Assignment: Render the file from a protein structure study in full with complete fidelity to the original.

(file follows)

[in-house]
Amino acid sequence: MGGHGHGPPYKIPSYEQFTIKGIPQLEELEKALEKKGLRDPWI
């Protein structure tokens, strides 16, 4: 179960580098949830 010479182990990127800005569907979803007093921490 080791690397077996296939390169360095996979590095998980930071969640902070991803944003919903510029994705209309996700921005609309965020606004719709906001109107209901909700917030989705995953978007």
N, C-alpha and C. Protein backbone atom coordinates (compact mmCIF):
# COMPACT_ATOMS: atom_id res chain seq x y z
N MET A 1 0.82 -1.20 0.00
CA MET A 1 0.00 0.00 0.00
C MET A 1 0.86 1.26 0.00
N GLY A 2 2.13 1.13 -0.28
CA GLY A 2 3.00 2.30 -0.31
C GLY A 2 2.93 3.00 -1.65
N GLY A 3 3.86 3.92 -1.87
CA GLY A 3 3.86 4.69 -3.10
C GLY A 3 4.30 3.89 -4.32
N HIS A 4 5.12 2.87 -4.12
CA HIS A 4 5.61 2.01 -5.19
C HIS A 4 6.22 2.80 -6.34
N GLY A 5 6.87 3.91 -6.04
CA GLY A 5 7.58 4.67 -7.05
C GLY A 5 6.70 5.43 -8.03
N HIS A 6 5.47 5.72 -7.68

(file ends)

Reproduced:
[in-house]
Amino acid sequence: MGGHGHGPPYKIPSYEQFTIKGIPQLEELEKALEKKGLRDPWI
């Protein structure tokens, strides 16, 4: 179960580098949830 010479182990990127800005569907979803007093921490 080791690397077996296939390169360095996979590095998980930071969640902070991803944003919903510029994705209309996700921005609309965020606004719709906001109107209901909700917030989705995953978007």
N, C-alpha and C. Protein backbone atom coordinates (compact mmCIF):
# COMPACT_ATOMS: atom_id res chain seq x y z
N MET A 1 0.82 -1.20 0.00
CA MET A 1 0.00 0.00 0.00
C MET A 1 0.86 1.26 0.00
N GLY A 2 2.13 1.13 -0.28
CA GLY A 2 3.00 2.30 -0.31
C GLY A 2 2.93 3.00 -1.65
N GLY A 3 3.86 3.92 -1.87
CA GLY A 3 3.86 4.69 -3.10
C GLY A 3 4.30 3.89 -4.32
N HIS A 4 5.12 2.87 -4.12
CA HIS A 4 5.61 2.01 -5.19
C HIS A 4 6.22 2.80 -6.34
N GLY A 5 6.87 3.91 -6.04
CA GLY A 5 7.58 4.67 -7.05
C GLY A 5 6.70 5.43 -8.03
N HIS A 6 5.47 5.72 -7.68